Despite the amputation, the cancer spread quickly, soon taking over his lungs. Our HOPE program helped however possible. The church here also wrapped it’s arms around him and his family. How do you accept that someone so young, beautiful, strong is wasting away? It is so difficult to watch a family wrestle with letting go of someone they love so much. A son, a brother, a grandson, a cousin, a friend.

The last few days of his life were very difficult. His brother did not leave his side. His grandfather slept next to him, comforting him when needed. And then he passed away.

I did not see him much toward the end. My Spanish is still so limited and I only felt intrusive to stand and not be able to speak, comfort, connect. I will always enjoy the memory of the time he spent the night in our home. The memory of him eating a half dozen muffins, laughing at our Spanish, beating my son at video games. I will hold in my heart his smile before he was baptized, and the way his father stood lovingly behind him. All of my memories of him center around his smile.

We went to go see the family the day after he passed. A small group from HOPE and church loaded into a minibus and traveled the 2 hours to his home. We entered the yard where a number of women from a local church were preparing for a large dinner in his honor, peeling potatoes and sorting “chuño”. We hugged the family, wanting to comfort but understanding that there is no real comfort for loss. His brother and father were still busy preparing the body. Washing and dressing him, even as he wasn’t really there anymore. His family was at peace, even as his mother said with tears, “but I will still miss him”.

Not sure of what else to do, we sat and began to help peel potatoes and sort the chuño. Slowly, laughter began as we worked together. Our Spanish was met with giggles. The neighbor women were amazingly fast with their knives as I awkwardly handled mine. Stories were shared of our friend, but also of other things, lighter things. We sat for over an hour together. The sun was hot on my head and back, but I didn’t want to move. I said nothing, I just didn’t want to stop being a part of that moment. Then, I felt a hat on my head. One of the younger women took her hat and placed it gently on my head. I looked up and she smiled. Another smile I don’t think I will ever forget.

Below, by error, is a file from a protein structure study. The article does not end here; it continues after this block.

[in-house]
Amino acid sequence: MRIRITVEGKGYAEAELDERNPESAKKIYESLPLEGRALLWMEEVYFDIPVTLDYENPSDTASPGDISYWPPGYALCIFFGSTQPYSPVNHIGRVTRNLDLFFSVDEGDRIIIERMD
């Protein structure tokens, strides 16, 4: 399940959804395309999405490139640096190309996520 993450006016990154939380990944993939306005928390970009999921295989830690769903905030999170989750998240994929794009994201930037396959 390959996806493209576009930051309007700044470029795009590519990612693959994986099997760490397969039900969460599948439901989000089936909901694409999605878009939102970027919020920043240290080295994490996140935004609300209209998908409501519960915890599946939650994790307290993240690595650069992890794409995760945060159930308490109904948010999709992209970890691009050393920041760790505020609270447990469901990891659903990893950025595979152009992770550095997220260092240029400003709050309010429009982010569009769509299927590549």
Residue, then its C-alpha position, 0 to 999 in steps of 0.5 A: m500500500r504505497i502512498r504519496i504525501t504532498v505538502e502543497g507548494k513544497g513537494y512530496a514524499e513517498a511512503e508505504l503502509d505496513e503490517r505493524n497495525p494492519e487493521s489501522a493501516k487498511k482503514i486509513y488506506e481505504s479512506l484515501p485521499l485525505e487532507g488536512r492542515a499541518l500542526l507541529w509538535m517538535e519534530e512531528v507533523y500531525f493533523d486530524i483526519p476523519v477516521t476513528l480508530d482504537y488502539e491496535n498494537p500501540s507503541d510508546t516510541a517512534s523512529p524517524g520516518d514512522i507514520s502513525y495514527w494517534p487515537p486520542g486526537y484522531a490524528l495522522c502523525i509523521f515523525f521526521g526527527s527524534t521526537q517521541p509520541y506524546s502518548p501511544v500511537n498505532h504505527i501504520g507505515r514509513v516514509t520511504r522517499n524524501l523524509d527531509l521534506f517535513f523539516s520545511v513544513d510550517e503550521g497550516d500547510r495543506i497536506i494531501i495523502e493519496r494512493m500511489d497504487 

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Me wearing the hat and finding relief from the sun

We said goodbye, sharing hugs again and this time with more laughter, more smiles. His father thanked us for helping with the preparations, but it was more than just that. It was all of us together, no separation of faith or culture. The women brought out bananas and water to share. We prayed together, all of us, holding each other. And then we had to say goodbye.

Suffering is a strange thing. It can hold so much beauty within so much pain. I am writing about this day because I want to remember it. I want to remember sharing this time with my friend’s family. I want to remember these women. I want to remember the way love becomes so authentic in the middle of pain.

I pray for his family. I pray they find the comfort I believe only God can give. I pray that we can continue to stay connected to them. And I picture my friend, standing strong in heaven on both legs and smiling.

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“When the perishable has been clothed with the imperishable and the mortal with immortality, then the saying that is written will come to pass: “Death has been swallowed up in victory.”
“Where, O death, is your victory? Where, O death, is your sting?”
I Co 15:54-55

My Nagging Thought…